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N3127S accident description

Oregon map... Oregon list
Crash location 44.274167°N, 121.108056°W
Nearest city Redmond, OR
44.272620°N, 121.173921°W
3.3 miles away
Tail number N3127S
Accident date 04 Feb 2005
Aircraft type Cessna 182G
Additional details: None
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NTSB Factual Report

On February 4, 2005, about 1350 Pacific standard time, a Cessna 182G, N3127S, registered to and operated by the pilot as a 14 CFR Part 91 personal flight, experienced a loss of engine power followed by an off airport forced landing to a field located about 2 miles northeast of Roberts Field, Redmond, Oregon. Visual meteorological conditions prevailed at the time and no flight plan was filed. The aircraft was substantially damaged and the private pilot, the sole occupant, received minor injuries. The aircraft departed from Walla Walla, Washington, about one hour and thirty minutes prior to the accident.

During a telephone interview and subsequent written statement, the pilot reported that he departed from Walla Walla with about 30 gallons of fuel on board and about 2.5 hours of expected flying time. While en route, the aircraft encountered higher than expected headwinds near Lexington, Oregon. The pilot noted clouds building up over the terrain east of Madras, Oregon, the flights destination and diverted to the south towards Redmond. The pilot reported that he was getting low on fuel and selected the right side fuel tank which was the lowest on fuel The pilot stated that when the needle indicated "no sloshing", he noted the time. Five minutes later the EGT indicated exhaustion of fuel in that tank and the engine began to faulter. The pilot then switched to the left fuel tank. When about three minutes from Redmond, the EGT rose followed by the loss of engine power. The pilot executed an off airport forced landing to a clearing where during the landing roll, the aircraft collided with trees.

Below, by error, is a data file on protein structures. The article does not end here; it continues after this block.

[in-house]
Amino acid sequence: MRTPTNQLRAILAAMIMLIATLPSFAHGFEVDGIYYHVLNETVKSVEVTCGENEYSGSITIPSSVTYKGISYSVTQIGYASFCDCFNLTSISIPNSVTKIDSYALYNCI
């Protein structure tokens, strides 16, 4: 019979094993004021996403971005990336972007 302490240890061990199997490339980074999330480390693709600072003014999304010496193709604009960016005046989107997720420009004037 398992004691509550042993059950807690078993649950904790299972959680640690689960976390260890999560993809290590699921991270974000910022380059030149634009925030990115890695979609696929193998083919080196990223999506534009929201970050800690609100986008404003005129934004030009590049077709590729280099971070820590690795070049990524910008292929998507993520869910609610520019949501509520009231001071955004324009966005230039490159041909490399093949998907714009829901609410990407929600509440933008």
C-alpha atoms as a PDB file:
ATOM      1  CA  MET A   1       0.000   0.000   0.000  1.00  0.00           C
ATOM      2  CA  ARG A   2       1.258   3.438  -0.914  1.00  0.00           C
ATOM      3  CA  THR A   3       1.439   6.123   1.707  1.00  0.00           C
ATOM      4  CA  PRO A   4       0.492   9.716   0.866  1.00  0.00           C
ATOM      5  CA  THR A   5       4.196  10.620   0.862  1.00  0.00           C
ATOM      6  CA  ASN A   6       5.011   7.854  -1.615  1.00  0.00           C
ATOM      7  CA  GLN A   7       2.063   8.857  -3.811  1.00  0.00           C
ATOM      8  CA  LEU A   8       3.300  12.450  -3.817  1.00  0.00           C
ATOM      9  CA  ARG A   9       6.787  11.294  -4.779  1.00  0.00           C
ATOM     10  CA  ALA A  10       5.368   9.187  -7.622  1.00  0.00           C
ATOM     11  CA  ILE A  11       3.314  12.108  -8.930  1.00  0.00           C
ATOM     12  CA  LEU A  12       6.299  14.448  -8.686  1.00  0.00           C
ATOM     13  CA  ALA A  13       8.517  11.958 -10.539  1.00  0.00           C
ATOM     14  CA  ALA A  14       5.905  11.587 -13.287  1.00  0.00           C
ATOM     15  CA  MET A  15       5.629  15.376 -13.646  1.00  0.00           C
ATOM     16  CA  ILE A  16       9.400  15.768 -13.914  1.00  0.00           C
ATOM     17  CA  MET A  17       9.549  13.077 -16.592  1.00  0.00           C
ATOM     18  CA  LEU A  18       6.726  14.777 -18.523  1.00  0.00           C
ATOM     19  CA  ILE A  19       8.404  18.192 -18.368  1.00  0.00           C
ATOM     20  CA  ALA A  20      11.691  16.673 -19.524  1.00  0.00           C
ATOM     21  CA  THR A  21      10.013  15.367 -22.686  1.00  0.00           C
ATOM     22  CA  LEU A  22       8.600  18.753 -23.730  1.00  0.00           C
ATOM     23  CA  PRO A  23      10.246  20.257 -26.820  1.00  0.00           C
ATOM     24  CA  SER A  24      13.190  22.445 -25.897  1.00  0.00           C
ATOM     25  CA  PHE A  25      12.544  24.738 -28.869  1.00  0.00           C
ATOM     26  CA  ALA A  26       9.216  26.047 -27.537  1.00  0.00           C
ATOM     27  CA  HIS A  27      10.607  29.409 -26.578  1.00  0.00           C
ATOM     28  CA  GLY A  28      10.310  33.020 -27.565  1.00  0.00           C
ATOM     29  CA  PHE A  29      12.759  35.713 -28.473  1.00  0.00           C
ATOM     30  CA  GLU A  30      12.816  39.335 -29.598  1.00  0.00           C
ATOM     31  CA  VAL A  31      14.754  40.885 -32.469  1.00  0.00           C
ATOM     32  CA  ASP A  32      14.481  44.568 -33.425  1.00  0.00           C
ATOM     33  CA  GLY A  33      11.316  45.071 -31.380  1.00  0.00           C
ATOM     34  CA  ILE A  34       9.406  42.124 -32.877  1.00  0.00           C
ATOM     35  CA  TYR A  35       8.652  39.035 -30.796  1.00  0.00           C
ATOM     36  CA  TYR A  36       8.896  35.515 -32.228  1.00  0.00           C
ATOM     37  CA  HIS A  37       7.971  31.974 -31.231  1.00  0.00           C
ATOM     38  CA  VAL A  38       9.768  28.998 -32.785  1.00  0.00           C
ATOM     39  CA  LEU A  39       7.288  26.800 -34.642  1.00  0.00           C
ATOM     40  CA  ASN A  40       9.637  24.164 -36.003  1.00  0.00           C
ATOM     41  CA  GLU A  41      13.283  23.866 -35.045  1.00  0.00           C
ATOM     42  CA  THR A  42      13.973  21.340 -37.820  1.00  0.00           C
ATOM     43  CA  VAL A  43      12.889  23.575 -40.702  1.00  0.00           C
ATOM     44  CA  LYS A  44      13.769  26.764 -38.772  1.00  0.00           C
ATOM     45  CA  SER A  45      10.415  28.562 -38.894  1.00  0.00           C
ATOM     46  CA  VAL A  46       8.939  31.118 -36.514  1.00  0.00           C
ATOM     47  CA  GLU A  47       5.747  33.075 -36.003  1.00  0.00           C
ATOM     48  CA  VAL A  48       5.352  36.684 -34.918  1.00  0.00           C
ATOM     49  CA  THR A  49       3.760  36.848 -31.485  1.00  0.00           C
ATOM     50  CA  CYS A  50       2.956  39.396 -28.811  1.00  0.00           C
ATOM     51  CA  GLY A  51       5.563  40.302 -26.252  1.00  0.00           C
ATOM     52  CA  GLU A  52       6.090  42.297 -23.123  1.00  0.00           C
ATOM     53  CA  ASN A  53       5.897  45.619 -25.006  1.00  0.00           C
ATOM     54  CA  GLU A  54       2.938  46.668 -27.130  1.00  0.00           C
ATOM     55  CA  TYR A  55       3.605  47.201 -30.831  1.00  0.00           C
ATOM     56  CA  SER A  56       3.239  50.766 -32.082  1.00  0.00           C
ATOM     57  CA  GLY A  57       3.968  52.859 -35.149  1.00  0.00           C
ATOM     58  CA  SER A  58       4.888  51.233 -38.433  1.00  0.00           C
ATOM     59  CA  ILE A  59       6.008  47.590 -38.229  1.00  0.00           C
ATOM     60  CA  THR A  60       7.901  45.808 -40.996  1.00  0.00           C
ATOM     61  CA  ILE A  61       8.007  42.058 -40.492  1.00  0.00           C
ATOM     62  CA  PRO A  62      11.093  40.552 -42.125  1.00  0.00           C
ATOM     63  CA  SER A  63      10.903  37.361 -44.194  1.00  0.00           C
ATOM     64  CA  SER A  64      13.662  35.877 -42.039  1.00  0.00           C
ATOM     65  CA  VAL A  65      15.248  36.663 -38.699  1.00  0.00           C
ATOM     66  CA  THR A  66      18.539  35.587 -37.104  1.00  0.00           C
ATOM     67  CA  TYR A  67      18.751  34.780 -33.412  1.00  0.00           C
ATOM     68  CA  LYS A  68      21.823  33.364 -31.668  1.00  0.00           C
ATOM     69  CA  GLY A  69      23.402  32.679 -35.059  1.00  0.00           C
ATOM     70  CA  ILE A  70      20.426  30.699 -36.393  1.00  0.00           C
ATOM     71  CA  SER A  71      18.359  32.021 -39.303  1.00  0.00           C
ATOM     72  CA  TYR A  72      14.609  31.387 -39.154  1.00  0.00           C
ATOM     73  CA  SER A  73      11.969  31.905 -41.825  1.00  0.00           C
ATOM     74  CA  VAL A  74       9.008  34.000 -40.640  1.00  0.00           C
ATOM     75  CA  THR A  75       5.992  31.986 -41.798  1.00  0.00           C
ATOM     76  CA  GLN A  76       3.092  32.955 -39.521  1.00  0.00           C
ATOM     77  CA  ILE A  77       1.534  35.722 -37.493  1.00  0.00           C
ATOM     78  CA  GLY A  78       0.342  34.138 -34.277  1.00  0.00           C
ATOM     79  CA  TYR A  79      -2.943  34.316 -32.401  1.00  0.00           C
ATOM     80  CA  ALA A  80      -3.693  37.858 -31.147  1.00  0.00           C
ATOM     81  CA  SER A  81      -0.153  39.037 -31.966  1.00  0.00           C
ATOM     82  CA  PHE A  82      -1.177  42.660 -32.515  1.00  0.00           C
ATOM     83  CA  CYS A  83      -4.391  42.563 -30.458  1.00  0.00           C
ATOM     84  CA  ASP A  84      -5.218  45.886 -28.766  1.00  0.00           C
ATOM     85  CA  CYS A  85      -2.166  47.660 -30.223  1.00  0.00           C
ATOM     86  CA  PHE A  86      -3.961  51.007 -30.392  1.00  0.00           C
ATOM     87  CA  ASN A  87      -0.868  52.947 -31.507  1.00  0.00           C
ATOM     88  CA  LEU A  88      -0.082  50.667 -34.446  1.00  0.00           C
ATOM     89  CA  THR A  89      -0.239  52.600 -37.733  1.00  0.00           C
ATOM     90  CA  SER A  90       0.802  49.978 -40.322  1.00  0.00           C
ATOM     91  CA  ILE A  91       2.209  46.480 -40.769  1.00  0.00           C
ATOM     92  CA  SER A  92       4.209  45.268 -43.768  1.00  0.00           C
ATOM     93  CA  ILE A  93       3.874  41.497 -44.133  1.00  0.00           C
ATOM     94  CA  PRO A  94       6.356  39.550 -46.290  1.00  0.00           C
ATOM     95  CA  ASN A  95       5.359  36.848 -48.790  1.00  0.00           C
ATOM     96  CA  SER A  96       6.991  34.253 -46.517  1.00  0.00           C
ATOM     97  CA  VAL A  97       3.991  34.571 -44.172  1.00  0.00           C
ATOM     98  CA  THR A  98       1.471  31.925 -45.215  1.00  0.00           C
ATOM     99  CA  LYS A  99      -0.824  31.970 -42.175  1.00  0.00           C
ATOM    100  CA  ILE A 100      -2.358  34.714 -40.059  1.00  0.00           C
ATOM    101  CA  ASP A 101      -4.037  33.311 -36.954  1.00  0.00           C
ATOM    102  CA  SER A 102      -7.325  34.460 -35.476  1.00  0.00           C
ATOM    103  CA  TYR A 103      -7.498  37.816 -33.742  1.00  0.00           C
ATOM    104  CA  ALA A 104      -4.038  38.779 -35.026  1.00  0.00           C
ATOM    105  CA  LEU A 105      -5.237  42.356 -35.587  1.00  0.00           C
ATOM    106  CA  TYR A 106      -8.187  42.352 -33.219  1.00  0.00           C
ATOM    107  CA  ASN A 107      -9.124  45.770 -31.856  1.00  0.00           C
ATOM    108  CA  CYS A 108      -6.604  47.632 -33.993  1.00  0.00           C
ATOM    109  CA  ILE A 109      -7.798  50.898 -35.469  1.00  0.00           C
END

Post accident inspection of the wreckage by a Federal Aviation Administration Inspector from the Hillsboro, Oregon, Flight Standards District Office reported that very little fuel was found in the fuel tanks.

NTSB Probable Cause

The pilot's inadequate in-flight decision by failing to refuel while en route, resulting in fuel exhaustion and the loss of power. Trees were factors.

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